In a quiet private street in Cinnamon Gardens, Colombo, is a large and spacious old house, enclosed by a sliding metal gate. It is quite an ordinary house for such an upmarket area, only a short walking distance from the town hall. It’s not until you enter that you find yourself somewhere quite extraordinary—the home and private office of Sir Arthur C. Clarke, which has been left relatively untouched since his death nearly ten years ago.
Sir Arthur would have been 100 this year. He may be gone, but his star shows no sign of fading, with his literary and movie legacy still lingering on. The script for the award-winning 1968 film 2001: A Space Odyssey, which Clarke co-wrote with director Stanley Kubrick, was based on his short story The Sentinel and is one of his finest works to date. More recently, his novel Childhood’s End was adapted into a television series in the United States, winning a new generation of fans.
But here in Sri Lanka, there are doubts about whether the office he called his “ego chamber” can remain open for much longer.
It is a fascinating place, if slightly eerie, giving you the uncanny impression that the ghost of the Sci-Fi master still lingers. Once you enter, you find yourself in a vestibule wallpapered with a giant image of the Earth as seen from the surface of the moon. Apart from a little peeling, you could almost picture it as a backdrop on the set of a science fiction movie.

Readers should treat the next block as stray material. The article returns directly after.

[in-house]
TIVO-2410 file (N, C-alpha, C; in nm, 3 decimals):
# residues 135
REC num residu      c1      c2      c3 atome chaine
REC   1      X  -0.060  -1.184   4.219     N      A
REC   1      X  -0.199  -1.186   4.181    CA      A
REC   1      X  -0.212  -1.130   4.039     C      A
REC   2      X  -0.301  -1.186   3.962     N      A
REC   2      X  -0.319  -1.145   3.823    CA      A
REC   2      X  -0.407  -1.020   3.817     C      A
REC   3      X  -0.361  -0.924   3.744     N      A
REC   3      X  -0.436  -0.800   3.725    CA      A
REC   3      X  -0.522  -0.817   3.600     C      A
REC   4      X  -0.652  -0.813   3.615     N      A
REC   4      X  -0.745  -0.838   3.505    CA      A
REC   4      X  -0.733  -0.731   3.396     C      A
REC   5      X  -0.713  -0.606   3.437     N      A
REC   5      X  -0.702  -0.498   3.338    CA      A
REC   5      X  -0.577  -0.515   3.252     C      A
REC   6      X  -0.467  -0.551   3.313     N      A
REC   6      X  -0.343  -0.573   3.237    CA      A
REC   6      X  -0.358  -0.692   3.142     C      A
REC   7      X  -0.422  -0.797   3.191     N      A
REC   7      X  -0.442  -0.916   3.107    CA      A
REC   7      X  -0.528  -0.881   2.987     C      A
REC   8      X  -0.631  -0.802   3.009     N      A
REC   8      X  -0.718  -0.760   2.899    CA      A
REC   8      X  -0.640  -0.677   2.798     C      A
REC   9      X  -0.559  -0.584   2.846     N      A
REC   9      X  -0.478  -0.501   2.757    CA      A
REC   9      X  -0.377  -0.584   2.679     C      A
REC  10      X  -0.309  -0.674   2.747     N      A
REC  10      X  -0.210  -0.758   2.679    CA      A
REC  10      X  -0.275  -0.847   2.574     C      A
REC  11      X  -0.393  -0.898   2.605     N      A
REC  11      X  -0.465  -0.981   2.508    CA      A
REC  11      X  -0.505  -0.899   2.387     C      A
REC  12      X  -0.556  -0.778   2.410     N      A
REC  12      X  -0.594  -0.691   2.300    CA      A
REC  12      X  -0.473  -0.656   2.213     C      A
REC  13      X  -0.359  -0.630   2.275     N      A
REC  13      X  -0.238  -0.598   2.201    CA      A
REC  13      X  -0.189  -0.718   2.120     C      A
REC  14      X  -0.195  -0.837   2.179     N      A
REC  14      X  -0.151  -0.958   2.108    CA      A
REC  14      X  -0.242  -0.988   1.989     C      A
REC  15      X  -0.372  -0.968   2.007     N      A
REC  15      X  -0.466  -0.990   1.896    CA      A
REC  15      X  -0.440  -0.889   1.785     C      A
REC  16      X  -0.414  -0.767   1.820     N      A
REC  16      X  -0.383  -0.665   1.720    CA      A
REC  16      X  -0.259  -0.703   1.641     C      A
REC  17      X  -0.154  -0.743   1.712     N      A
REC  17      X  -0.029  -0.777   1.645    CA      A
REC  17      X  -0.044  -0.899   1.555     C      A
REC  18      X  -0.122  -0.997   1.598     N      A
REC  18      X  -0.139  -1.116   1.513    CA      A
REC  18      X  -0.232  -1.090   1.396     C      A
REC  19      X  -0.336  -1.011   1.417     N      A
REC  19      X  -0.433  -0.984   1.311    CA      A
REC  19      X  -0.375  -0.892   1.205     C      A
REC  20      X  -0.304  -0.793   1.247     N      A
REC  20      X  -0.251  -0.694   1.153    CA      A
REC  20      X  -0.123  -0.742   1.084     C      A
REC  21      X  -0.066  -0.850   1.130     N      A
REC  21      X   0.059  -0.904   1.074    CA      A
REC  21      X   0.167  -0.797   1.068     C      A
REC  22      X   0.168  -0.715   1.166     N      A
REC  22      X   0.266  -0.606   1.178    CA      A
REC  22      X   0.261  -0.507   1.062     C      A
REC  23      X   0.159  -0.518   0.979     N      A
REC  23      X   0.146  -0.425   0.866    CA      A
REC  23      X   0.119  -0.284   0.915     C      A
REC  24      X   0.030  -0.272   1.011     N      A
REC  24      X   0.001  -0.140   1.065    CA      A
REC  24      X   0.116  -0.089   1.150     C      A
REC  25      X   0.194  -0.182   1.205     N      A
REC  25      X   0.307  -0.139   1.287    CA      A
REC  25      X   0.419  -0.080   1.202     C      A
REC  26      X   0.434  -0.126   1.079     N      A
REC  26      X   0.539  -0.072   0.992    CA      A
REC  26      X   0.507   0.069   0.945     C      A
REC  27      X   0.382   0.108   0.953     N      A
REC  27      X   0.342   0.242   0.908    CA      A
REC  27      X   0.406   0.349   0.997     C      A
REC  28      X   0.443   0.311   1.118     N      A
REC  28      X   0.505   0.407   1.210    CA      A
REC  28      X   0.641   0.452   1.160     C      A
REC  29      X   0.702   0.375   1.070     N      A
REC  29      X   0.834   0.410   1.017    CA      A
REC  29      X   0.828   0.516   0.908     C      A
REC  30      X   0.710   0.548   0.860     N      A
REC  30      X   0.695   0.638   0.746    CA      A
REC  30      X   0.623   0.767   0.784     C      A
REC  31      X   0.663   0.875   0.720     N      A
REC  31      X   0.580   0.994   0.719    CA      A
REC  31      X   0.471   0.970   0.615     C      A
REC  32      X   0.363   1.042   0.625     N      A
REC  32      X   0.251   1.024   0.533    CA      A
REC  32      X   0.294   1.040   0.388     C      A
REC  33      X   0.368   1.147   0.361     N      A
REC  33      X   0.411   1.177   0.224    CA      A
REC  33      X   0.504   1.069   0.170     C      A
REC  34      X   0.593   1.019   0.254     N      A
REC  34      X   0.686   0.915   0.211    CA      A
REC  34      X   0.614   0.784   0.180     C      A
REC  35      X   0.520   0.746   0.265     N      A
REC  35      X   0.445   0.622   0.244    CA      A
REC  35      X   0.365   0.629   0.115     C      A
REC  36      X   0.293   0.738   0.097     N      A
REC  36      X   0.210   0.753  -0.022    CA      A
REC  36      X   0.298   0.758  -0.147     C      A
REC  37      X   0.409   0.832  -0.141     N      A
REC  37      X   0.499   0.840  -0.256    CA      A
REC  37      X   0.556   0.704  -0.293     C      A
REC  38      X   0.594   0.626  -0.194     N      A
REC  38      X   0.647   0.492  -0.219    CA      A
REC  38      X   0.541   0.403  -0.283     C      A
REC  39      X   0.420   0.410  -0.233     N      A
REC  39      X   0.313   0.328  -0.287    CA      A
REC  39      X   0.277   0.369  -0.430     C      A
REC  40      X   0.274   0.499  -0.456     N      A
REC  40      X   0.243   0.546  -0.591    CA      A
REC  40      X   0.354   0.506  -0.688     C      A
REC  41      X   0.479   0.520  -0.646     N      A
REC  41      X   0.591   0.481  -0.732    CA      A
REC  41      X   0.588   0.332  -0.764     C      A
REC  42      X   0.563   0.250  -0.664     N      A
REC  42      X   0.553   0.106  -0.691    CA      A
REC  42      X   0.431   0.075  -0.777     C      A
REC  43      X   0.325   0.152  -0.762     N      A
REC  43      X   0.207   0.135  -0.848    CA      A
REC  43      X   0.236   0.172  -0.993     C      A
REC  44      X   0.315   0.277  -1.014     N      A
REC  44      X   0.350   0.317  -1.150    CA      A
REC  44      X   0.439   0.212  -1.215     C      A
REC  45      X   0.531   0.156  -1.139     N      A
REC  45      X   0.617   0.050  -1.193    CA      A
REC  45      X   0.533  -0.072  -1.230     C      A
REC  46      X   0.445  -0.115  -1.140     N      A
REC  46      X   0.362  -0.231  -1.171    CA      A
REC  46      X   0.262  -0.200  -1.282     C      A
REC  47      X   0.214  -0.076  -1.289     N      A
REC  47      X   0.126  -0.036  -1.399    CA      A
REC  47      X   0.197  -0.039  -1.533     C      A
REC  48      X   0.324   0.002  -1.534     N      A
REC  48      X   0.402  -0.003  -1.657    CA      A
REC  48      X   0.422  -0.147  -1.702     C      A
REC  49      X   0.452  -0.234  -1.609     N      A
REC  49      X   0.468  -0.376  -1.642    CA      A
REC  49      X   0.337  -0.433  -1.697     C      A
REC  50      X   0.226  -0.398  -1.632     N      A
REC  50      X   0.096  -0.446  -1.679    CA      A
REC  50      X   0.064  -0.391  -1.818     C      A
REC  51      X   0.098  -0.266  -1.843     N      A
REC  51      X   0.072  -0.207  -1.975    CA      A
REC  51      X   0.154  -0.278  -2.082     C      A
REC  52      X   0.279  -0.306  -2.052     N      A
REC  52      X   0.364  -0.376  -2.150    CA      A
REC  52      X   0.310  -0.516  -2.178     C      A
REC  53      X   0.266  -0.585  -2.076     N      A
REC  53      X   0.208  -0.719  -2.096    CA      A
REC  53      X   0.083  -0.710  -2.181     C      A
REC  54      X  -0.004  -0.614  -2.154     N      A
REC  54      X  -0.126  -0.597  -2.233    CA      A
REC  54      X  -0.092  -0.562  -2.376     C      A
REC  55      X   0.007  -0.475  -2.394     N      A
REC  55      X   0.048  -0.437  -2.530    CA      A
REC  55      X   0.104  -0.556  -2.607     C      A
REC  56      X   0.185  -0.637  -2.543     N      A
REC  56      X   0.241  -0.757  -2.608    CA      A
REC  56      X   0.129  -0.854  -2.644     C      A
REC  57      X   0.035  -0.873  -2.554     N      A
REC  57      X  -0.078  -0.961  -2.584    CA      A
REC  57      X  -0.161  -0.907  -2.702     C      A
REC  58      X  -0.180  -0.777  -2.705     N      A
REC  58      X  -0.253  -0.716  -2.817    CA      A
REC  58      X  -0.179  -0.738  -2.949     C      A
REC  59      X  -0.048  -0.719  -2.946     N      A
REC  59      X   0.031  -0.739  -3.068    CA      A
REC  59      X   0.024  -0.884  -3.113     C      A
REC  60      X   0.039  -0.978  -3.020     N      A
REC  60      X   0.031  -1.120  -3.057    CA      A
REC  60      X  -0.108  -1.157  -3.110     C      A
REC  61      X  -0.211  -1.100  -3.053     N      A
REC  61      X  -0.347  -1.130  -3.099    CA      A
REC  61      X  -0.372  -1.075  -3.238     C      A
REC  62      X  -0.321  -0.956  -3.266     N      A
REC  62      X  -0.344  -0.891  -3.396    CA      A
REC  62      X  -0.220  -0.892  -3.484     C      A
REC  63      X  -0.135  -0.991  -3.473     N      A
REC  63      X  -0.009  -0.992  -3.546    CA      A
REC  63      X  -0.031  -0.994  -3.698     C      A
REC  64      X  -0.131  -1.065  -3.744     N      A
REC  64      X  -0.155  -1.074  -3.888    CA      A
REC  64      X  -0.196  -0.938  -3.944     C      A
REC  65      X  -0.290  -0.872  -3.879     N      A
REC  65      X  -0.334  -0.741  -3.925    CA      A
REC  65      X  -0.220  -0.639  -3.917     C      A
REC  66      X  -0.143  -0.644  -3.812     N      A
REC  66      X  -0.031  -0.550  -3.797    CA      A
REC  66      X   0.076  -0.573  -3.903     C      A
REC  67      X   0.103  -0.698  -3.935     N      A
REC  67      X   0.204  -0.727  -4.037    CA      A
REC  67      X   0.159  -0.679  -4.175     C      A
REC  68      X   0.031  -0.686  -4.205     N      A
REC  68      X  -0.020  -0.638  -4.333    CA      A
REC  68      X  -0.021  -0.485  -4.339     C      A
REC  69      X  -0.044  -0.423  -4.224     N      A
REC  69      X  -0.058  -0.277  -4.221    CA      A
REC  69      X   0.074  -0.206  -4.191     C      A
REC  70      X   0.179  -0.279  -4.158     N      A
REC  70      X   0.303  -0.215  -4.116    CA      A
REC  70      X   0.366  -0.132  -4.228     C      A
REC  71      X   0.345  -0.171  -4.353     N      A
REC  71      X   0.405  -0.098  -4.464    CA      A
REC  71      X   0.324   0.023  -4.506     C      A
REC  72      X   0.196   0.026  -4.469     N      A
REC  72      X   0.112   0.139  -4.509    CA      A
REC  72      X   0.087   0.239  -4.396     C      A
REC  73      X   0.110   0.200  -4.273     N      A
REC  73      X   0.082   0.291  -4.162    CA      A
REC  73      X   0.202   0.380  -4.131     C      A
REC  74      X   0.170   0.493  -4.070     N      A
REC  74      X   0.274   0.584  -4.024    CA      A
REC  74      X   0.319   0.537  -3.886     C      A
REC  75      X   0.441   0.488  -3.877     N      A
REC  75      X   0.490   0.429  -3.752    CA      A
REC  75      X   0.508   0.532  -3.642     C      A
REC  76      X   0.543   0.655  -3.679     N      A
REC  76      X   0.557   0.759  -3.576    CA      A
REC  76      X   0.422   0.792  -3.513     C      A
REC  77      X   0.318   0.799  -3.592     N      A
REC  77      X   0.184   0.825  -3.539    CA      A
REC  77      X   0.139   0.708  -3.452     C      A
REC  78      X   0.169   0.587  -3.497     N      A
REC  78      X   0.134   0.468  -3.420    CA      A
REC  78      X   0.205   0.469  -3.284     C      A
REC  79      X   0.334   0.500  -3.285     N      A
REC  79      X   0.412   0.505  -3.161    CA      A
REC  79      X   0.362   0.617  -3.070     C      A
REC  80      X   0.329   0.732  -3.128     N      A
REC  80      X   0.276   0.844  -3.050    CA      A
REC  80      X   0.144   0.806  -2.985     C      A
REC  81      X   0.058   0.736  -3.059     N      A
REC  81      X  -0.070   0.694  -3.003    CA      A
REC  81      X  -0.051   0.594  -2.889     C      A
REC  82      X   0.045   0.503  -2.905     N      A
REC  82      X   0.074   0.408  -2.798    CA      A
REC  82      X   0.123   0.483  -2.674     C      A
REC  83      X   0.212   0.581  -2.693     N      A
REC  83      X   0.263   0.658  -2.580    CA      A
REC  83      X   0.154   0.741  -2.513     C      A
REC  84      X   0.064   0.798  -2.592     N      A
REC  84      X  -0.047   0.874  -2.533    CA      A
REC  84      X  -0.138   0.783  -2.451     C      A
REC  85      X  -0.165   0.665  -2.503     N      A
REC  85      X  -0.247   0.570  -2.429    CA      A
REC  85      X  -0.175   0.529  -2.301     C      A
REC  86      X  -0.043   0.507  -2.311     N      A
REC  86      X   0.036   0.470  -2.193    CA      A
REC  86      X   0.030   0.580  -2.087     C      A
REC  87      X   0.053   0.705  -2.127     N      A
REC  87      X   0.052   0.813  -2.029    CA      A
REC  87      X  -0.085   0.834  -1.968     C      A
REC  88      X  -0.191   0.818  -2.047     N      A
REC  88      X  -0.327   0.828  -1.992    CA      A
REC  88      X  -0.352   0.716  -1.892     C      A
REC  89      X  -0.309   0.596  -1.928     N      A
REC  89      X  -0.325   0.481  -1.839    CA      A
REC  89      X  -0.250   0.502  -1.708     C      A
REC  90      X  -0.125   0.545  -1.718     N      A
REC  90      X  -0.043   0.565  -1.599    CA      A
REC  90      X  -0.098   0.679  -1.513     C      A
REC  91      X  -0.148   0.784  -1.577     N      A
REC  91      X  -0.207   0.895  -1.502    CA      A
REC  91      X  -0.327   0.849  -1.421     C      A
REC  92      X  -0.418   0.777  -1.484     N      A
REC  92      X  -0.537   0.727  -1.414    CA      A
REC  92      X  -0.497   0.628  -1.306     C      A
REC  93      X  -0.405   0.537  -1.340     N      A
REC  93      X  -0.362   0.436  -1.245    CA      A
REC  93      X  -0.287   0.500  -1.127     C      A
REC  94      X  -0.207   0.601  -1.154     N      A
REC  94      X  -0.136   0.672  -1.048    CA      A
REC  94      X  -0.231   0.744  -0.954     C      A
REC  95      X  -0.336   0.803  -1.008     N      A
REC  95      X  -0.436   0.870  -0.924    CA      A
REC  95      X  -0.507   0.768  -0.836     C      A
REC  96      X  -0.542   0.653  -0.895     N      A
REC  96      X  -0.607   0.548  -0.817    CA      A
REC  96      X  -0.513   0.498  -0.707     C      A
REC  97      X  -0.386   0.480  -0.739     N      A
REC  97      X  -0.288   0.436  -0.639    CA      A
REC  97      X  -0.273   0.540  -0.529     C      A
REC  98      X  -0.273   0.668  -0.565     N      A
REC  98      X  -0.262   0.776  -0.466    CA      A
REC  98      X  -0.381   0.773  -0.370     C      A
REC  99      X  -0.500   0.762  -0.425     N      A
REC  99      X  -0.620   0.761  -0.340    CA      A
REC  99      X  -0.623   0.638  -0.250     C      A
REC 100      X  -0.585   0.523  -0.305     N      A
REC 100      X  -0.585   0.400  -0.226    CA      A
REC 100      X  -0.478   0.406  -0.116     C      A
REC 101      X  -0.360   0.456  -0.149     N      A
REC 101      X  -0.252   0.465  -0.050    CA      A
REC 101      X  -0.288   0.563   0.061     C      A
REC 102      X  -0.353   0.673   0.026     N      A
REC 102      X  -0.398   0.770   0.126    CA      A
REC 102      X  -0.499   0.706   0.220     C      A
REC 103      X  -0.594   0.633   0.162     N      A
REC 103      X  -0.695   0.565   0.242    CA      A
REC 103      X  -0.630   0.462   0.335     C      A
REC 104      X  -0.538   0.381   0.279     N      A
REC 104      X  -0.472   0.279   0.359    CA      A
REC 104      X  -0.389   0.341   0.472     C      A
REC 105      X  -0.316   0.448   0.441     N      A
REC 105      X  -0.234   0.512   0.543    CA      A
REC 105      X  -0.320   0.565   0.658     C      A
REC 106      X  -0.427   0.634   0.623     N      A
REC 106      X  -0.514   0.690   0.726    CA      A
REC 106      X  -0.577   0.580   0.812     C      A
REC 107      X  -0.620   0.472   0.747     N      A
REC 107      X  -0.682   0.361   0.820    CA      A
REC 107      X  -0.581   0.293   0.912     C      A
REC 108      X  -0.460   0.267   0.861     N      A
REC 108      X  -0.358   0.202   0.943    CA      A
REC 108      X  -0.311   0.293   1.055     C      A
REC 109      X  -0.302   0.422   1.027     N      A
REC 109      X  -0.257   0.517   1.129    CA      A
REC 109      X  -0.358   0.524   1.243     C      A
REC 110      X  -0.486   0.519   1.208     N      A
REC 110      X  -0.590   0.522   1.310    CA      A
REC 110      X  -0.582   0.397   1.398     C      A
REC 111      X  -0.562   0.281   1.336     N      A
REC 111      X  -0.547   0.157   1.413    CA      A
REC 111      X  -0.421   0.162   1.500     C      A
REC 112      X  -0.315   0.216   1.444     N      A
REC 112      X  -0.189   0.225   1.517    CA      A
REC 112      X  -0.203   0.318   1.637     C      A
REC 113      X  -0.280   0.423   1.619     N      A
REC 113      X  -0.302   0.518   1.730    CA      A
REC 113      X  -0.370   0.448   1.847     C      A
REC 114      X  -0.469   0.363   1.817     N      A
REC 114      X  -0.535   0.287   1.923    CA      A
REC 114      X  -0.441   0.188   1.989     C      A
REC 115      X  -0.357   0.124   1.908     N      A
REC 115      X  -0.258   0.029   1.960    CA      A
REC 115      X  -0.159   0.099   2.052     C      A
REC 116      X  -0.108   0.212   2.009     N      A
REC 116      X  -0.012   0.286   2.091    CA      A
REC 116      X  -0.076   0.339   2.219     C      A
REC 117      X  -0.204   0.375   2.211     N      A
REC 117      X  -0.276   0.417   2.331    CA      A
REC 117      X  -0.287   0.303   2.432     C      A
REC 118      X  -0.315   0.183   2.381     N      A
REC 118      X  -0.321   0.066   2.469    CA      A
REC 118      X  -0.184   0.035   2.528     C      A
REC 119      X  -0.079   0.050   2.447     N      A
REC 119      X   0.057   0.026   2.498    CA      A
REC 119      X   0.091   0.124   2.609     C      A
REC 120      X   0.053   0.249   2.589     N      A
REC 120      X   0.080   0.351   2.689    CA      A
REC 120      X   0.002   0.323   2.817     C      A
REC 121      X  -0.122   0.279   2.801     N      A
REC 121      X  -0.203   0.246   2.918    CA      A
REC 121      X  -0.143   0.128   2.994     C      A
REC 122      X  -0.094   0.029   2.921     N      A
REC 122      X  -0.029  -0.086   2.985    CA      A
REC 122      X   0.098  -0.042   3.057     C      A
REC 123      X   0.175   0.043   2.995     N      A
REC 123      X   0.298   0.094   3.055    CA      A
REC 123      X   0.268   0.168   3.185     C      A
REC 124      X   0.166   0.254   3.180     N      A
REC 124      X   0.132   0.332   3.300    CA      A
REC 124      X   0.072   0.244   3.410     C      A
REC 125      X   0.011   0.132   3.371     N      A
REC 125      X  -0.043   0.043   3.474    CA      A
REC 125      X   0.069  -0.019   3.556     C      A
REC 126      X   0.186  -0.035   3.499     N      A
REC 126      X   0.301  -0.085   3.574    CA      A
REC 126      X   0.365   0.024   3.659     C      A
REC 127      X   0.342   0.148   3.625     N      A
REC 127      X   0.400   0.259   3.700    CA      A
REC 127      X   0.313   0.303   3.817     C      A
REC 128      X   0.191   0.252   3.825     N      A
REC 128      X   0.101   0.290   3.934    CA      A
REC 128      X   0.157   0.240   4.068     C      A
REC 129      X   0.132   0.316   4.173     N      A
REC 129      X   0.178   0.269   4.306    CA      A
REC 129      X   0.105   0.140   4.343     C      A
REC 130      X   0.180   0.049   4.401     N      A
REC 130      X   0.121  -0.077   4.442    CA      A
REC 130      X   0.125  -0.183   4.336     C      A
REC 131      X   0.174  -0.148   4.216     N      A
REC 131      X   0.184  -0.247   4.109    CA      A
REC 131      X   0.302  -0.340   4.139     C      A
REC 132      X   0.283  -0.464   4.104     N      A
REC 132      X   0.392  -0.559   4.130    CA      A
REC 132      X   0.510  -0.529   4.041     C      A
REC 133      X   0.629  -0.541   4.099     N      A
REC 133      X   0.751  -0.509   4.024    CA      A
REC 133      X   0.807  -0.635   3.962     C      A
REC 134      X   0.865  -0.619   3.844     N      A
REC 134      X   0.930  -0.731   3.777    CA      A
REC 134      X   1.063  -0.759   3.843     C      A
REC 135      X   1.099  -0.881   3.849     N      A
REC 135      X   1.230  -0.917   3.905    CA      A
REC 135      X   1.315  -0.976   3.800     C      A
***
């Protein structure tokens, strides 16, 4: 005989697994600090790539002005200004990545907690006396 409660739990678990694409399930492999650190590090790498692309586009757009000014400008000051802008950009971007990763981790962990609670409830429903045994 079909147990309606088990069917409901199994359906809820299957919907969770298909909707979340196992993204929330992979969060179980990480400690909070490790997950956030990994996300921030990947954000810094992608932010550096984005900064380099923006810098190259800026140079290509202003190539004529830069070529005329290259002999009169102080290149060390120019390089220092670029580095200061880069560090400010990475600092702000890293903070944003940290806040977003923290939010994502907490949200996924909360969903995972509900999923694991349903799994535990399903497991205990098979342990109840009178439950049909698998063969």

When you go up the stairs to the first floor, you come to an outer office, where the writer’s staff used to carry out research for his new books and TV shows, like Arthur C. Clarke’s Mysterious World. Among those who worked here was Sir Arthur’s former colleague, Nalaka Gunawardene. Gunawardene first started working there in 1987 as a research assistant for non-fiction books. He also handled media relations. By the time of Clarke’s death in March 2008, he had become firm friends with the author. “He was a fascinating, multi-faceted personality,” Gunawardene recalls, “He took his work very seriously, but he didn’t take himself seriously. He was a very easy-going, jovial kind of person, and every day I learnt something fascinating by working with him.”
He recollects how Sir Arthur used to love Sri Lanka, but stayed true to his British roots. “He [Clarke] settled down in Ceylon, which then became Sri Lanka, for 51 years, from 1956 onwards,” Gunawardene says, “But in some ways, he remained an Englishman. He didn’t really warm up to our rice and curry. He used to have a more English kind of diet. But in other ways, he became completely Sri Lankanised, like he was fond of the sarong. He even wore the sarong when he was part of a Sri Lankan delegation to the United Nations disarmament talks in the 1980s. When the rest of the delegation was in full suit, European dress, he turned up wearing a white sarong and shirt—the national dress. He was a universal man who lived in Sri Lanka, was proud of his origins as a farm boy in rural England, and was a citizen of the world.”
In Sir Arthur’s office, an old Mac desktop computer still stands on his desk next to the equally old cellular telephone he used to communicate with staff in distant corners of the house. The author’s wheelchair sits to one side of the desk. He was struck down with the muscle-wasting post-polio syndrome in 1984. Although he had difficulty getting around on solid ground, Sir Arthur never lost his love for scuba diving—the reason that had first brought him to Sri Lanka so many years ago. Deep under the ocean, he could move about nimbly till his 80s. He loved the sensation of floating free in the water.